Tom Scott’s video about YouTube copyright was detailed, well-researched, considered, and to the best of my knowledge, factually correct. He’s deliberate and careful to make the distinction between legality and ethics, and makes a powerful case for YouTube’s content matching as it currently exists. In the current system, I’m convinced.

Play YouTube's Copyright System Isn't Broken. The World's Is.

I only had two niggling concerns. The premise of copyright itself wasn’t questioned. That was likely intentional; he wanted to stick to the facts. But I want to know, to what extent should we be allowed to profit from our creative works? And if we know what we should have, does copyright allow us to effectively do so in the current century? The evidence presented thus far isn’t compelling and, as Tom mentions, skews towards corporations with legal teams.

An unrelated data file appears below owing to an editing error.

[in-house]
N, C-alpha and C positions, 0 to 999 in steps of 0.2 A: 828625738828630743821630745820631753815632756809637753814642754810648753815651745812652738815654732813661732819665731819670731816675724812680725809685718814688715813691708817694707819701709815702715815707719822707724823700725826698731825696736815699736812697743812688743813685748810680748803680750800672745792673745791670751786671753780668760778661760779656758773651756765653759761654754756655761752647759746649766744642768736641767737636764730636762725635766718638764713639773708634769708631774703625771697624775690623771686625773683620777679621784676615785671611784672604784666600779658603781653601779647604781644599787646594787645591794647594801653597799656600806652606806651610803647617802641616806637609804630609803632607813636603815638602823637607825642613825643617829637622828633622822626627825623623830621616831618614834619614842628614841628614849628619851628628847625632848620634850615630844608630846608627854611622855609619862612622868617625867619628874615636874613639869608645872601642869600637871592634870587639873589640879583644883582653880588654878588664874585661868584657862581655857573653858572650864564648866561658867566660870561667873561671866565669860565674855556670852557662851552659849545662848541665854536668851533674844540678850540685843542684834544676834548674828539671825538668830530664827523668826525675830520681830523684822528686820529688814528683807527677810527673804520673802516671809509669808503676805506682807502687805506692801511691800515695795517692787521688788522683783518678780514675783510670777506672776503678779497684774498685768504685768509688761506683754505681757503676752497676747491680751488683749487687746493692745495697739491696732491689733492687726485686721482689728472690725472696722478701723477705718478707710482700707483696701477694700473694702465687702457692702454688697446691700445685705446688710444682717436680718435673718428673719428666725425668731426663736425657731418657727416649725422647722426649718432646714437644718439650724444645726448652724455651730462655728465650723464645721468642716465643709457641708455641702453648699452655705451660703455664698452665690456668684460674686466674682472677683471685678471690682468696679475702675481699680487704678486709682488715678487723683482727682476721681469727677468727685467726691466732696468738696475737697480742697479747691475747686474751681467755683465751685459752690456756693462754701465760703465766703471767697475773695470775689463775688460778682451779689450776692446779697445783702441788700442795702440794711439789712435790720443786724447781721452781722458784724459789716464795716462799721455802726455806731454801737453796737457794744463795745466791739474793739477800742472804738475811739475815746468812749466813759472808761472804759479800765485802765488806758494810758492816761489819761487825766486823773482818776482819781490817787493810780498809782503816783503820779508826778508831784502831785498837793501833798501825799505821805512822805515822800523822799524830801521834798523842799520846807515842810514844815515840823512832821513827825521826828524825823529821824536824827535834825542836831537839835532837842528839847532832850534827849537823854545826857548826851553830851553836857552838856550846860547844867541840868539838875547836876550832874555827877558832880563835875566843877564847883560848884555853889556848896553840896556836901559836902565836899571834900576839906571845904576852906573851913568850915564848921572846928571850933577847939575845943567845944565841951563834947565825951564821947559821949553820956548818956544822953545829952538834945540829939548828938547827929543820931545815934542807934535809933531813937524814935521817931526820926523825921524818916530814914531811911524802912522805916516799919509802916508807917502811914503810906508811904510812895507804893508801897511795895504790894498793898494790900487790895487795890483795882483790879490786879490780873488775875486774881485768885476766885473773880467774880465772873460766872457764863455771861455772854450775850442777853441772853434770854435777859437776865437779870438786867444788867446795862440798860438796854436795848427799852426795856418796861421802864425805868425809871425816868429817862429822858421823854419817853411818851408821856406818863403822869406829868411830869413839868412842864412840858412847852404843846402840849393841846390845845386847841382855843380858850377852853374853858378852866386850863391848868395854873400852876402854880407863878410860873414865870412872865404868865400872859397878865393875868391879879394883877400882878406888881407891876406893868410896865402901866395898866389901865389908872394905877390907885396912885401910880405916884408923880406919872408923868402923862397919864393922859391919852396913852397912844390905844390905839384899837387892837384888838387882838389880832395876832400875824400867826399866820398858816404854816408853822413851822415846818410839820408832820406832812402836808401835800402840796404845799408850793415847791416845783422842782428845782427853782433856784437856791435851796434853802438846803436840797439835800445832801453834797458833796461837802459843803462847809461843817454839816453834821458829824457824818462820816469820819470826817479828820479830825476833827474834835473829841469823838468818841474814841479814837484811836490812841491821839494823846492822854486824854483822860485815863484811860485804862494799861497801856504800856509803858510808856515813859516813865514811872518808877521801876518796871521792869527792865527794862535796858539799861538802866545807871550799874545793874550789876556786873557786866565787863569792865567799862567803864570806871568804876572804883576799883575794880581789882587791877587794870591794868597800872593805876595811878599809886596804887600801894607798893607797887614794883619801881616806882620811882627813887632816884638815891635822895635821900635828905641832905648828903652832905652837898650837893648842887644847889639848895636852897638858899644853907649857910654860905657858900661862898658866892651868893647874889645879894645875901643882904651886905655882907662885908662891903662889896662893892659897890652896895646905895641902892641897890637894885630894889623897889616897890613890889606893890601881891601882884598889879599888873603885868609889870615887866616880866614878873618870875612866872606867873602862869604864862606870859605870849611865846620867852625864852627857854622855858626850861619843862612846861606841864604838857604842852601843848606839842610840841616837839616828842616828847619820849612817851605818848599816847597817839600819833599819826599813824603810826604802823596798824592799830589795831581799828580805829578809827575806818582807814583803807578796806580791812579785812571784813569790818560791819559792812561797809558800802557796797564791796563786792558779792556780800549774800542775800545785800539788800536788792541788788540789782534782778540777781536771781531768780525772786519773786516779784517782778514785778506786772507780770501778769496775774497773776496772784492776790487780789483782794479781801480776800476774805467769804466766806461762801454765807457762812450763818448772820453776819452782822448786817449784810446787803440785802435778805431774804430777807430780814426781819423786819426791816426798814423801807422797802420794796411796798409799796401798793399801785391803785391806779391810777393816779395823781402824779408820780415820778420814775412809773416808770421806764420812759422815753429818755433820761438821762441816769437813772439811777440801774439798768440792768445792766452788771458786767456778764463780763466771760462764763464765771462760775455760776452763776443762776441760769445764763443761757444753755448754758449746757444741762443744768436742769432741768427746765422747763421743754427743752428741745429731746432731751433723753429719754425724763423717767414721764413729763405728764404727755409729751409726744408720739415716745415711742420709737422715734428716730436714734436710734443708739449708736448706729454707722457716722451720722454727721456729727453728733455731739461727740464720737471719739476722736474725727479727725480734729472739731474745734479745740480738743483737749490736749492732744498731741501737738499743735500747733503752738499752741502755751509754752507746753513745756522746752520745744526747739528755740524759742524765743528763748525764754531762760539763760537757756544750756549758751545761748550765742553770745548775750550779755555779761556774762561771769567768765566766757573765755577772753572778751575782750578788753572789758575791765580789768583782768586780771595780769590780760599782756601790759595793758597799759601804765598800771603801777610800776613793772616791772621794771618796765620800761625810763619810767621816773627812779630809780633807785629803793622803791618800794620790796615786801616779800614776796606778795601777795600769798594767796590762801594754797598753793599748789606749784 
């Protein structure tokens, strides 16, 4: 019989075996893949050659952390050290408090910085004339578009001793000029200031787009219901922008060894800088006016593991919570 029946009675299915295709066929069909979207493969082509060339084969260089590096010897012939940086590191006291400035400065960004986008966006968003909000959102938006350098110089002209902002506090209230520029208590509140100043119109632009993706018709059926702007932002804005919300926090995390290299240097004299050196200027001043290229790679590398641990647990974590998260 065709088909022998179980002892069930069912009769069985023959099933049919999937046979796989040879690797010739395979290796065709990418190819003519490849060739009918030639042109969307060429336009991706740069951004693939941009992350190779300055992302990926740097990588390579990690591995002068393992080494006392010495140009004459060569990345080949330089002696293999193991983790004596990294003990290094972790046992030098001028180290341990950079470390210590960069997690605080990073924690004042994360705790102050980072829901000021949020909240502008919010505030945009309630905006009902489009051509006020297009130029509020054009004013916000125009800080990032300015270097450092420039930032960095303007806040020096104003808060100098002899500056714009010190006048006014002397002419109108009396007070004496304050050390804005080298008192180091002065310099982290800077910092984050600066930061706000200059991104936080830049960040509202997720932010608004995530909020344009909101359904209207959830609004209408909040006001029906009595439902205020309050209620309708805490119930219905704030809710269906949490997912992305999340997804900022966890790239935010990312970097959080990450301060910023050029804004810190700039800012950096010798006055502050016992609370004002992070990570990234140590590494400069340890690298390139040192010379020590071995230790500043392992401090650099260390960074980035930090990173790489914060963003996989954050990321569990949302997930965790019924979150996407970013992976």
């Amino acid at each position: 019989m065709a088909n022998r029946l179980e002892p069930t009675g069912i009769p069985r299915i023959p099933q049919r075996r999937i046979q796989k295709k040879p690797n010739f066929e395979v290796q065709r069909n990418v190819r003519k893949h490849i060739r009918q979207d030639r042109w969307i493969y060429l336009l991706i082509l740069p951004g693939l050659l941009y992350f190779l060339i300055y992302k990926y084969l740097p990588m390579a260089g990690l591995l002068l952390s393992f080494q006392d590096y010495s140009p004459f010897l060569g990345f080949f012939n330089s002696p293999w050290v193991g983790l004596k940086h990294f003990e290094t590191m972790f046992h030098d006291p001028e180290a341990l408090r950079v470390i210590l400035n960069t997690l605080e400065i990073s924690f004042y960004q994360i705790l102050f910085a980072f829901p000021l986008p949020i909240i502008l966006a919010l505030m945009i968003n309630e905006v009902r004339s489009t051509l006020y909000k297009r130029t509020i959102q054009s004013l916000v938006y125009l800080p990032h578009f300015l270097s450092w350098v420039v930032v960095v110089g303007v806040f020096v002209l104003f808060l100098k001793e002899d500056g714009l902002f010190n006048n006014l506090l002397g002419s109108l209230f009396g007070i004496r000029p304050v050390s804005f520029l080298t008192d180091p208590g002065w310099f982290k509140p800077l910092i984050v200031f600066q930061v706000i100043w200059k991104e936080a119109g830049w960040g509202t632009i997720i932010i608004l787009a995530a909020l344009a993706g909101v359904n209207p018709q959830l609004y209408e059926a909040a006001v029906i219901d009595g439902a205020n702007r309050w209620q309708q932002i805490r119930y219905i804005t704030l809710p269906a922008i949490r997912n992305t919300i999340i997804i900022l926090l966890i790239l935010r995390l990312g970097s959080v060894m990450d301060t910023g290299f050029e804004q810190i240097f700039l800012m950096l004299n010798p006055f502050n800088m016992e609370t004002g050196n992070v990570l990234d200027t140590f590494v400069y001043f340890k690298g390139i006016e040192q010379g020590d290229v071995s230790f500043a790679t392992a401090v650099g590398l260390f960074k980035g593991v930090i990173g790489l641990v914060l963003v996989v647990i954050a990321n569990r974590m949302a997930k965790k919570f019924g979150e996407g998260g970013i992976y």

The other major point he didn’t directly discuss is the role of civil disobedience as a necessary factor for change, or if he thinks it’s necessary. I’d say history is littered with laws people thought were unjust and rebelled against, and copyright law as it exists today with its arguably unreasonable extensions are no exception. Part of me thinks the only way we’ll affect change is to constantly demonstrate the absurdity of the system. I suppose sites like Giffy that Tom raised are already doing this.

I still come back to JD Lasica’s Darknet: Hollywood’s War against the Digital Generation as my canonical source here. What is the legal purpose of suing people for the use of copyrighted work where clear financial losses can’t be demonstrated, if not to just extract money in an unethical way? What ends, and who, does this legislation serve? Should financial compensation even be the yard stick we use to measure this?

These are the conversations we need to have, though pragmatically I suppose I’ll take reforms in the meantime.